Battlement: A Quorum Based Design for Lightning Network Key Management
Authors: Omer Shlomovits
The lightning network is a payment channel network on top of bitcoin. It defines a set of protocols and specifications for securely establishing channels between lightning nodes and transmit payments between them without touching the Bitcoin blockchain. From a cryptographic stand point, a channel can be seen as a collection of two-party protocols, drawing their security from the orchestration of private keys. In this work we therefore treat channels as a key management problem. We model the adversary as an outsider attacker that gains either full or partial access to the different types of keys during the different stages of a channel life cycle. In the context of the lightning network, a watchtower is a semi trusted, always online third party. The watchtower gets a limited permission from a party to act on its behalf in the scenario where the counter party is trying to cheat while the party is offline. We build our key management solution based on the watchtower concept: we require a quorum of watchtowers, called a Battlement, to which a user delegates key management responsibilities. Under a threshold assumption, we show how our design eliminates the existing attack surface for attackers. We additionally show how a Battlement can mitigate a bribing attack existing in current lightning network design.
Quantifying Blockchain Extractable Value: How dark is the forest?
Authors: Kaihua Qin, Liyi Zhou, Arthur Gervais
Permissionless blockchains such as Bitcoin have excelled at financial services. Yet, adversaries extract monetary value from the mesh of decentralized finance (DeFi) smart contracts. Some have characterized the Ethereum peer-to-peer network as a dark forest, wherein broadcast transactions represent prey, which are devoured by generalized trading bots. While transaction (re)ordering and front-running are known to cause losses to users, we quantify how much value was sourced from blockchain extractable value (BEV). We systematize a transaction ordering taxonomy to quantify the USD extracted from sandwich attacks, liquidations, and decentralized exchange arbitrage. We estimate that over 2 years, those trading activities yielded 28.80M USD in profit, divided among 5, 084 unique addresses. While arbitrage and liquidations might appear benign, traders can front-run others, causing financial losses to competitors. To provide an example of a generalized trading bot, we show a simple yet effective automated transaction replay algorithm capable of replacing unconfirmed transactions without understanding the victim transactions’ underlying logic. We estimate that our transaction replay algorithm could have yielded a profit of 51, 688.33 ETH (17.60M USD) over 2 years on past blockchain data. We also find that miners do not broadcast 1.64% of their mined transactions and instead choose to mine them privately. Privately mined transactions cannot be front-run by other traders or miners. We show that the largest Ethereum mining pool performs arbitrage and seemingly tries to cloak its private transaction mining activities. We therefore provide evidence that miners already extract Miner Extractable Value (MEV), which could destabilize the blockchain consensus security, as related work has shown.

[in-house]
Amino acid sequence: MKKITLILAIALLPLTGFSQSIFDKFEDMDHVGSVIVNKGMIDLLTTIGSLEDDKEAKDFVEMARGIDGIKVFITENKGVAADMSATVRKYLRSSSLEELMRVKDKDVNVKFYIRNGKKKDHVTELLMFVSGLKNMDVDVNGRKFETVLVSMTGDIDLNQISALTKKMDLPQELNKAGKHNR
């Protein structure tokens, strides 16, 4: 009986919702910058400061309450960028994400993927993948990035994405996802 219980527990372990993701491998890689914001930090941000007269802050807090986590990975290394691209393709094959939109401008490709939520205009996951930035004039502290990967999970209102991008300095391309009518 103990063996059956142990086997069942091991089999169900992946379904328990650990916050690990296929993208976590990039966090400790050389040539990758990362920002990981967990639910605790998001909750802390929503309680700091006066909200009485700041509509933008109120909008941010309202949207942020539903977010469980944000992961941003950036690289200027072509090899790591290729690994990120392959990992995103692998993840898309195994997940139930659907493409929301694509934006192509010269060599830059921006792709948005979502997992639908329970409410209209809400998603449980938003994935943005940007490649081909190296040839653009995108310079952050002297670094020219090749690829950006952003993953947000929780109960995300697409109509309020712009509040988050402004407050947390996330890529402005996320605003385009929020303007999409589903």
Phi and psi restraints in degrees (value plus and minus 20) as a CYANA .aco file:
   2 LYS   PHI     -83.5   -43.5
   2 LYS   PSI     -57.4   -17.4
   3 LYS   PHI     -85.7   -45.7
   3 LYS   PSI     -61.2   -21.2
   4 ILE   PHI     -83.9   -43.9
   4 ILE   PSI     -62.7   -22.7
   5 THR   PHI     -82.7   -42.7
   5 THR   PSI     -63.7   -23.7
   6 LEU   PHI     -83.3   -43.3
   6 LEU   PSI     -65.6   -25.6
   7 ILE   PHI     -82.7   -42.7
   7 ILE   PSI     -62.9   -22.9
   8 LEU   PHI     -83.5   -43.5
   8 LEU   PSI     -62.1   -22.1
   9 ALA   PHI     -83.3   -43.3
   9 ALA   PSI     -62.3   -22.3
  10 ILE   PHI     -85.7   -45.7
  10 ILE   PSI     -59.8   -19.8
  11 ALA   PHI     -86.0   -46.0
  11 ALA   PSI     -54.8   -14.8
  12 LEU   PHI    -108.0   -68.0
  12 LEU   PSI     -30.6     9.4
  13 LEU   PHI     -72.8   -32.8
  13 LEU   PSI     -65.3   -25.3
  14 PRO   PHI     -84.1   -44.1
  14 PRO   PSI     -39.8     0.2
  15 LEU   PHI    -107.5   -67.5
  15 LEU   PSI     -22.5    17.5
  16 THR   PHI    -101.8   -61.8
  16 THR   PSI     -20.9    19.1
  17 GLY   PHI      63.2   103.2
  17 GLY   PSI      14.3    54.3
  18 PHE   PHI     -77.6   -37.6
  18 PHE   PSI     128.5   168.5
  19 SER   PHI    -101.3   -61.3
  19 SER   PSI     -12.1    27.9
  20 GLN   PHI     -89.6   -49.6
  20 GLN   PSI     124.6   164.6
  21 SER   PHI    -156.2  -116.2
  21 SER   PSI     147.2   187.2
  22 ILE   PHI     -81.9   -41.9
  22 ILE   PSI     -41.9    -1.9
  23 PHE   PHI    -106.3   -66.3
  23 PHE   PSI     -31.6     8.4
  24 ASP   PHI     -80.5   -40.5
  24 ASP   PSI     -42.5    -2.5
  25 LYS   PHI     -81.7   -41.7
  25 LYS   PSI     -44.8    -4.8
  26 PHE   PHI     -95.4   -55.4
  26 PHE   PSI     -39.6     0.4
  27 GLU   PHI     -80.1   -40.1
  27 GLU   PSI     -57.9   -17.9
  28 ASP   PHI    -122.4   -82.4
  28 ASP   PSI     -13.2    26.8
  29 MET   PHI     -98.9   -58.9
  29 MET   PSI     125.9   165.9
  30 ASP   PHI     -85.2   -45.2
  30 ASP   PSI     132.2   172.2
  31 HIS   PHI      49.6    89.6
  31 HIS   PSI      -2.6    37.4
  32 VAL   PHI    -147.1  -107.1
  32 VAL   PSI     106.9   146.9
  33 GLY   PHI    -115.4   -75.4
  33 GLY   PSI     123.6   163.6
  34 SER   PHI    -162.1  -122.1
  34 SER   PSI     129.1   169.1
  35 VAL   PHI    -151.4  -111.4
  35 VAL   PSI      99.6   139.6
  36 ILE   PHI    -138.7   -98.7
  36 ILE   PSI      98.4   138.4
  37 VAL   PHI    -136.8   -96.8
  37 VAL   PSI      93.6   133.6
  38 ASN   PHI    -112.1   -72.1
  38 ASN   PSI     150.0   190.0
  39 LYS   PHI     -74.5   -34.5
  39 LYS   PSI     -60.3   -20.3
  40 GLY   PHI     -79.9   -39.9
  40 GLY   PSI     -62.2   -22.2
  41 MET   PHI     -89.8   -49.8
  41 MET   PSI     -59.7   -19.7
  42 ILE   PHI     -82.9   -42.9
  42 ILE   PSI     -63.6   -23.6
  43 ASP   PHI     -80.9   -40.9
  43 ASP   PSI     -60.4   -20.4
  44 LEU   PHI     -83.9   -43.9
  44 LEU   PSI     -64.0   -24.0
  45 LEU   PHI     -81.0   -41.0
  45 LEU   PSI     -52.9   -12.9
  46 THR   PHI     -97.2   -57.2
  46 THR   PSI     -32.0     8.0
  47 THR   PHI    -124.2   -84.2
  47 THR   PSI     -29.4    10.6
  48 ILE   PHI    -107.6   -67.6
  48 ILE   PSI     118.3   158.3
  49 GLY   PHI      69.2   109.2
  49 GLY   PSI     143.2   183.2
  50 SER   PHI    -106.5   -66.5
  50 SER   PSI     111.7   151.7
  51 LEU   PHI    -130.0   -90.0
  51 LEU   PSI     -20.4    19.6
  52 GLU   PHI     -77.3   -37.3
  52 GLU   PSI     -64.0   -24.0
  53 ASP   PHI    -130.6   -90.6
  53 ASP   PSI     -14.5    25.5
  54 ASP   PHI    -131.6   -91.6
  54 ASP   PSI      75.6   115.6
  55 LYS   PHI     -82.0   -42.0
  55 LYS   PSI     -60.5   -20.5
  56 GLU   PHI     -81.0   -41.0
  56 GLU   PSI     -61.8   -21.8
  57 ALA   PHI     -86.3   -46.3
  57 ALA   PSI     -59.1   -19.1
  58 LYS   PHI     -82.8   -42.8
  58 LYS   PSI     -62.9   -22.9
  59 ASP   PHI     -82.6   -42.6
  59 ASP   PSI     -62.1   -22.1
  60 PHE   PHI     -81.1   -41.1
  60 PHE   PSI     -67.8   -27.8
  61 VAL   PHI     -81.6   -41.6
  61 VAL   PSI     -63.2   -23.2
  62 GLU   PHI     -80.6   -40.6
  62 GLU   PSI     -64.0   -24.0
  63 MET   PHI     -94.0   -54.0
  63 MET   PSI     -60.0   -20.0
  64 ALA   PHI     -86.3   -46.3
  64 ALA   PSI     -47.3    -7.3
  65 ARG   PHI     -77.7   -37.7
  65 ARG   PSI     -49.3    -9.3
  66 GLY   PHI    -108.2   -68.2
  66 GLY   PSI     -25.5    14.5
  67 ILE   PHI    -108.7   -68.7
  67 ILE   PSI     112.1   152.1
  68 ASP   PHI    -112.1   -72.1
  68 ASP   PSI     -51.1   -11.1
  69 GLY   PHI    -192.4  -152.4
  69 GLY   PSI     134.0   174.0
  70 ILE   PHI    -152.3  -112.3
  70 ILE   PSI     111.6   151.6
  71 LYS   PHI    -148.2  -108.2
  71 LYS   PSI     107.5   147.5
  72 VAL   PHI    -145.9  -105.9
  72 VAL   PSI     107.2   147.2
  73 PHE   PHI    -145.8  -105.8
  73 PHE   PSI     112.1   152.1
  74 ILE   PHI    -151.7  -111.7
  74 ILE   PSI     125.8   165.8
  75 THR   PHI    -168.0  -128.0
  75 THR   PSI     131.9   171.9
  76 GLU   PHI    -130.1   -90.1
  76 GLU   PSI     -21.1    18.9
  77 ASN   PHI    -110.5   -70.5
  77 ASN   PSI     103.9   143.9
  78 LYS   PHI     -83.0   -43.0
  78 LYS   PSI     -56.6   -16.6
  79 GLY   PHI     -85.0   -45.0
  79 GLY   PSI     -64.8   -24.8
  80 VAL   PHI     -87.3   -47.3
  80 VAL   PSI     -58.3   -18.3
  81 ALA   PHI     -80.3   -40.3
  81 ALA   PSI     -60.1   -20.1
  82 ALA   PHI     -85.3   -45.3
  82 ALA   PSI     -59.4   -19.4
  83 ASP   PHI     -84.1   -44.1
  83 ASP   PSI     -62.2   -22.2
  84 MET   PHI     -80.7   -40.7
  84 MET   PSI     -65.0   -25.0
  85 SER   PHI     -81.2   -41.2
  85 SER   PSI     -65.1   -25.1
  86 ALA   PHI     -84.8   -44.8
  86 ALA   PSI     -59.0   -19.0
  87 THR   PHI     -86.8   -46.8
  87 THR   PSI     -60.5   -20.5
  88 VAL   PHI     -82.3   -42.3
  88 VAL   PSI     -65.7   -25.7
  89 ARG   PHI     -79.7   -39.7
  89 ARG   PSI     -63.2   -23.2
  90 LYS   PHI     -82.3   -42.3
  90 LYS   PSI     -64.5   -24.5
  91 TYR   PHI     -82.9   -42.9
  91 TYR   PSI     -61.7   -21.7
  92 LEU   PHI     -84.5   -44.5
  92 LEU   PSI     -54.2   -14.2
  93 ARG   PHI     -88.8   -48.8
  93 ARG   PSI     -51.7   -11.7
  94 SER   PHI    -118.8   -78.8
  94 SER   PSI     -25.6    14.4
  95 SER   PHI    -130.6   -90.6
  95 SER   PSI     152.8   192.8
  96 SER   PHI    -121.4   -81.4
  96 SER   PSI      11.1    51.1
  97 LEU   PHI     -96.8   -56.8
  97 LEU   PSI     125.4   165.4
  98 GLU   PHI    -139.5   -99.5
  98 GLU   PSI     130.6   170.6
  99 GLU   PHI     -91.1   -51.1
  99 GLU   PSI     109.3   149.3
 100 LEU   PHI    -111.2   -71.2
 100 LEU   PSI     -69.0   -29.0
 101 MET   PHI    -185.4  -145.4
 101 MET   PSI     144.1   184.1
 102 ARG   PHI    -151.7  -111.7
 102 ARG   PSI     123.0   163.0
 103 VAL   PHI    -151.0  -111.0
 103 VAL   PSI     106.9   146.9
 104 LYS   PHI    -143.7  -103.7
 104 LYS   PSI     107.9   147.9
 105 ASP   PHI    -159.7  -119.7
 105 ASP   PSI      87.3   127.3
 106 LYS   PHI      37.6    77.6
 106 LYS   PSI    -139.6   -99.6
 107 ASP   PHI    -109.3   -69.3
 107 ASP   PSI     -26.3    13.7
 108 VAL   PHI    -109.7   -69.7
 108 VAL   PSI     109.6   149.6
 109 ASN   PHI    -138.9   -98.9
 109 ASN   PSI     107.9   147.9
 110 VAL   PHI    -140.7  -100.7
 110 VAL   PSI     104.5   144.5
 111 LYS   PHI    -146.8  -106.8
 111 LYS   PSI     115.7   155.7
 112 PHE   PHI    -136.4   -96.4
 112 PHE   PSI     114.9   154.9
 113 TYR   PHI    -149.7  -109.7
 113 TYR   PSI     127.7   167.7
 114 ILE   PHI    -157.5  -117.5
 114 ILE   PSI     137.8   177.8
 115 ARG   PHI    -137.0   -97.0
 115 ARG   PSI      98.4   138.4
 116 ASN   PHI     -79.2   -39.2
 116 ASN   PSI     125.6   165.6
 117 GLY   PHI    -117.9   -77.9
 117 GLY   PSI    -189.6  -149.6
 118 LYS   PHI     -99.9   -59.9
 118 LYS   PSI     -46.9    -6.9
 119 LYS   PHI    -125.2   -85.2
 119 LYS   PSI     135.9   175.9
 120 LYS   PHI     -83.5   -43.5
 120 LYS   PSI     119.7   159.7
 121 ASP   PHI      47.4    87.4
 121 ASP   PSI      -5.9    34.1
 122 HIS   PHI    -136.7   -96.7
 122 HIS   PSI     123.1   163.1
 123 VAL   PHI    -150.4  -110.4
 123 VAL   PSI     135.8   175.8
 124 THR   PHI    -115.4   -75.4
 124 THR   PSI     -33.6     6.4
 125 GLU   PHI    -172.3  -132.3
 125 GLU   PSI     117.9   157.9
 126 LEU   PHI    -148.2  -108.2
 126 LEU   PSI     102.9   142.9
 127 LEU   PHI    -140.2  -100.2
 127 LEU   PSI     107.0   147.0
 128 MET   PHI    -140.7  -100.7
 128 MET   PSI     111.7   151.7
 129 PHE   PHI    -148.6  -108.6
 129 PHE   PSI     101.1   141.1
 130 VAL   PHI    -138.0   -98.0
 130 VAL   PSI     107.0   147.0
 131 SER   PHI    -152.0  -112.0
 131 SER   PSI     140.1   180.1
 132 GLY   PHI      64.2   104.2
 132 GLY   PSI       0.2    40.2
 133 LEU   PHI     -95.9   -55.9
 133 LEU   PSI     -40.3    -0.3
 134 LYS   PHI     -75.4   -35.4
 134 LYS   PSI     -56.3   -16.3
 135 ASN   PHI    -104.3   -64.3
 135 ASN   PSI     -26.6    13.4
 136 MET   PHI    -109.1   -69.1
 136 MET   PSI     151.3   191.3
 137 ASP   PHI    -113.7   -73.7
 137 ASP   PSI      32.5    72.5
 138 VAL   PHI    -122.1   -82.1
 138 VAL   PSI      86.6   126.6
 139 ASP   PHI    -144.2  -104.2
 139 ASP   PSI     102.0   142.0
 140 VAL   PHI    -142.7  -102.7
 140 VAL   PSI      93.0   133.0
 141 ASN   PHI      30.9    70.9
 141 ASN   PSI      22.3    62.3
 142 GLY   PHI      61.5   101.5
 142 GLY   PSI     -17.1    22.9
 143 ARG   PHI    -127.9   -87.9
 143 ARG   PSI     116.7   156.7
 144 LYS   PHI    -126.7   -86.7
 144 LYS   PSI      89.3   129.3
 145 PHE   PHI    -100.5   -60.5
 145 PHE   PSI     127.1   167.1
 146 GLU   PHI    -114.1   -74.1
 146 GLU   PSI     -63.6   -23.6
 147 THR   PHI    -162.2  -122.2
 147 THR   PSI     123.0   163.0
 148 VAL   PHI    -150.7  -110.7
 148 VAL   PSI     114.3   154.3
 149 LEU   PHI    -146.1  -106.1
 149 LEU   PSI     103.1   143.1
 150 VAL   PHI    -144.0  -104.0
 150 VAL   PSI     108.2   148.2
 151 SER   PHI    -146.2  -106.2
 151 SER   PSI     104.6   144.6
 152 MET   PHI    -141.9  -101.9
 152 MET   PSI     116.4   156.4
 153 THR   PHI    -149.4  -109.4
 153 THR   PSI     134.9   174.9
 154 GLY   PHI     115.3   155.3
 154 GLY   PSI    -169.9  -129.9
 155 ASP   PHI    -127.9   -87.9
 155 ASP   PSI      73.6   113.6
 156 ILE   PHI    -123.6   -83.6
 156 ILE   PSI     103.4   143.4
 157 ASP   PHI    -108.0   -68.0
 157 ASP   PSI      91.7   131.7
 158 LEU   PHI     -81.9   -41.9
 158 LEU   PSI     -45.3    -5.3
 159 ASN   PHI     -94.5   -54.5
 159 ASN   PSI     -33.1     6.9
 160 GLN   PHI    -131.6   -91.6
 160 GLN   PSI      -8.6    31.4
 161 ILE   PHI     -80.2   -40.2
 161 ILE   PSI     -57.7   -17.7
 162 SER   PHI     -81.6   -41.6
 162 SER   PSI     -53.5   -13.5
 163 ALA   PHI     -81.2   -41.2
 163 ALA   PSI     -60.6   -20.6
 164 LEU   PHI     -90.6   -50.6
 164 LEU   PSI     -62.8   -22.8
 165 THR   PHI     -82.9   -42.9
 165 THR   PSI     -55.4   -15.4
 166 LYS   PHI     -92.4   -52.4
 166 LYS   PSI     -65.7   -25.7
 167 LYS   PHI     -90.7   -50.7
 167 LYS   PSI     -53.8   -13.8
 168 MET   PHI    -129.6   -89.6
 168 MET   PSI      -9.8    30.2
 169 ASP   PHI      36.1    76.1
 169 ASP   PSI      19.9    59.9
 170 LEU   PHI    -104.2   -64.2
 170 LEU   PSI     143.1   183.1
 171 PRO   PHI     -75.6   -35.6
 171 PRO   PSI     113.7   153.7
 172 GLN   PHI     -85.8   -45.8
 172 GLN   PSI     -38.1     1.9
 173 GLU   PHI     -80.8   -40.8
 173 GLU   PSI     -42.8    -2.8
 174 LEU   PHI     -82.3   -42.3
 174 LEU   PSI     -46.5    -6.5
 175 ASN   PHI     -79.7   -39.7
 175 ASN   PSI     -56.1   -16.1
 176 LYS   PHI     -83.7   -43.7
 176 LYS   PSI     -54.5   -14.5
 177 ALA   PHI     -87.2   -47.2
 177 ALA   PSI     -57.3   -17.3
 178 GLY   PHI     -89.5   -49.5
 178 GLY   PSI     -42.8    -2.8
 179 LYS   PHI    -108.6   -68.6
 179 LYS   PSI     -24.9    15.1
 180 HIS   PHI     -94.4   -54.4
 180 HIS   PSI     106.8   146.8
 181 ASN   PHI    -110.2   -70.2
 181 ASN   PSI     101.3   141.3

Not quite a paper:
General-purpose AMMs and Options: Why general-purpose AMMs aren’t suited for options trading
Author: Aerhy Myoung of Pods.finance
- Options pricing depends on various factors (time to maturity and implied volatility, to name a few) and, in most cases, they tend to zero .
- The price discovery mechanism of general-purpose AMMs (like Uniswap) normally relies on the volume of trades, assuming that in a liquid market the assets should be priced correctly by market forces. However, DeFi options markets are still nascent by the time of this post and options may not be updated as often, leaving the price outdated. Potentially generating a substantial impermanent loss for the liquidity providers of the option pool.
- This post explores the math behind Uniswap v1 and concludes that using it as a venue of exchange for options tokens may not be the most adequate.
The Eye of Horus: Spotting and Analyzing Attacks on Ethereum Smart Contracts
Authors: Christof Ferreira Torres, Antonio Iannillo, Arthur Gervais, and Radu State
In recent years, Ethereum gained tremendously in popularity, growing from a daily transaction average of 10K in January 2016 to an average of 500K in January 2020. Similarly, smart contracts began to carry more value, making them appealing targets for attackers. As a result, they started to become victims of attacks, costing millions of dollars. In response to these attacks, both academia and industry proposed a plethora of tools to scan smart contracts for vulnerabilities before deploying them on the blockchain. However, most of these tools solely focus on detecting vulnerabilities and not attacks, let alone quantifying or tracing the number of stolen assets. In this paper, we present Horus, a framework that empowers the automated detection and investigation of smart contract attacks based on logic-driven and graph-driven analysis of transactions. Horus provides quick means to quantify and trace the flow of stolen assets across the Ethereum blockchain. We perform a large-scale analysis of all the smart contracts deployed on Ethereum until May 2020. We identified 1,888 attacked smart contracts and 8,095 adversarial transactions in the wild. Our investigation shows that the number of attacks did not necessarily decrease over the past few years, but for some vulnerabilities remained constant. Finally, we also demonstrate the practicality of our framework via an in-depth analysis on the recent Uniswap and Lendfme attacks.